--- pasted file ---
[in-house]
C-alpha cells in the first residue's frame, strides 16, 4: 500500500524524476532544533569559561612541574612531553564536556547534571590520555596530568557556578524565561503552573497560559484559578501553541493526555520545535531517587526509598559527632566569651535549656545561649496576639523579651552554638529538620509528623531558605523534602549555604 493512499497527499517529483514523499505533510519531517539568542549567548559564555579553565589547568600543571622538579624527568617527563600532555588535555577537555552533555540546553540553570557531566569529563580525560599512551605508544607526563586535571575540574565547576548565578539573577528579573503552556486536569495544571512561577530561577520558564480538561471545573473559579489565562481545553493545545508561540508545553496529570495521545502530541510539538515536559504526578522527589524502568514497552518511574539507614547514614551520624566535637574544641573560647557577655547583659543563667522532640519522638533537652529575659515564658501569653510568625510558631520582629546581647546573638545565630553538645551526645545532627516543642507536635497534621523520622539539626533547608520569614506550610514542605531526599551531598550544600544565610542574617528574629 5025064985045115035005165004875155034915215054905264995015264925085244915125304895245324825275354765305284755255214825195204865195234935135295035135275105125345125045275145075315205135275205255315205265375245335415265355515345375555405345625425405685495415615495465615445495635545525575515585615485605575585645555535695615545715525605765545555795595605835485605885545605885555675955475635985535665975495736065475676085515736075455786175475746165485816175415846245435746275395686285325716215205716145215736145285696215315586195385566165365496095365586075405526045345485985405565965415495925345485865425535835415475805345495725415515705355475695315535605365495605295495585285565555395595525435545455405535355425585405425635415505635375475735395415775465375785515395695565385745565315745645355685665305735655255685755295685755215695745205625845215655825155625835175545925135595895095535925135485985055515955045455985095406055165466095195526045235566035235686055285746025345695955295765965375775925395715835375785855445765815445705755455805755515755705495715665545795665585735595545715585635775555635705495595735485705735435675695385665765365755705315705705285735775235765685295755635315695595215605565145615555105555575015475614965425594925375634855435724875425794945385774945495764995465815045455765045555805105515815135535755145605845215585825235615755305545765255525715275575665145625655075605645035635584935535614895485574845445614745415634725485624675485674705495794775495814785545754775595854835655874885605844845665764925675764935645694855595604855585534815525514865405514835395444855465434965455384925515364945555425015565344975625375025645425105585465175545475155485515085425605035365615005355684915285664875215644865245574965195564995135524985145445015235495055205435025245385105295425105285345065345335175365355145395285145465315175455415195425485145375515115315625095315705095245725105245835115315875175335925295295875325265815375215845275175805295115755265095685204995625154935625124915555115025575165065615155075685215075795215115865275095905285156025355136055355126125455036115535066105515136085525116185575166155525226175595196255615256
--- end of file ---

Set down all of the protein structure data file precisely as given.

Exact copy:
[in-house]
C-alpha cells in the first residue's frame, strides 16, 4: 500500500524524476532544533569559561612541574612531553564536556547534571590520555596530568557556578524565561503552573497560559484559578501553541493526555520545535531517587526509598559527632566569651535549656545561649496576639523579651552554638529538620509528623531558605523534602549555604 493512499497527499517529483514523499505533510519531517539568542549567548559564555579553565589547568600543571622538579624527568617527563600532555588535555577537555552533555540546553540553570557531566569529563580525560599512551605508544607526563586535571575540574565547576548565578539573577528579573503552556486536569495544571512561577530561577520558564480538561471545573473559579489565562481545553493545545508561540508545553496529570495521545502530541510539538515536559504526578522527589524502568514497552518511574539507614547514614551520624566535637574544641573560647557577655547583659543563667522532640519522638533537652529575659515564658501569653510568625510558631520582629546581647546573638545565630553538645551526645545532627516543642507536635497534621523520622539539626533547608520569614506550610514542605531526599551531598550544600544565610542574617528574629 5025064985045115035005165004875155034915215054905264995015264925085244915125304895245324825275354765305284755255214825195204865195234935135295035135275105125345125045275145075315205135275205255315205265375245335415265355515345375555405345625425405685495415615495465615445495635545525575515585615485605575585645555535695615545715525605765545555795595605835485605885545605885555675955475635985535665975495736065475676085515736075455786175475746165485816175415846245435746275395686285325716215205716145215736145285696215315586195385566165365496095365586075405526045345485985405565965415495925345485865425535835415475805345495725415515705355475695315535605365495605295495585285565555395595525435545455405535355425585405425635415505635375475735395415775465375785515395695565385745565315745645355685665305735655255685755295685755215695745205625845215655825155625835175545925135595895095535925135485985055515955045455985095406055165466095195526045235566035235686055285746025345695955295765965375775925395715835375785855445765815445705755455805755515755705495715665545795665585735595545715585635775555635705495595735485705735435675695385665765365755705315705705285735775235765685295755635315695595215605565145615555105555575015475614965425594925375634855435724875425794945385774945495764995465815045455765045555805105515815135535755145605845215585825235615755305545765255525715275575665145625655075605645035635584935535614895485574845445614745415634725485624675485674705495794775495814785545754775595854835655874885605844845665764925675764935645694855595604855585534815525514865405514835395444855465434965455384925515364945555425015565344975625375025645425105585465175545475155485515085425605035365615005355684915285664875215644865245574965195564995135524985145445015235495055205435025245385105295425105285345065345335175365355145395285145465315175455415195425485145375515115315625095315705095245725105245835115315875175335925295295875325265815375215845275175805295115755265095685204995625154935625124915555115025575165065615155075685215075795215115865275095905285156025355136055355126125455036115535066105515136085525116185575166155525226175595196255615256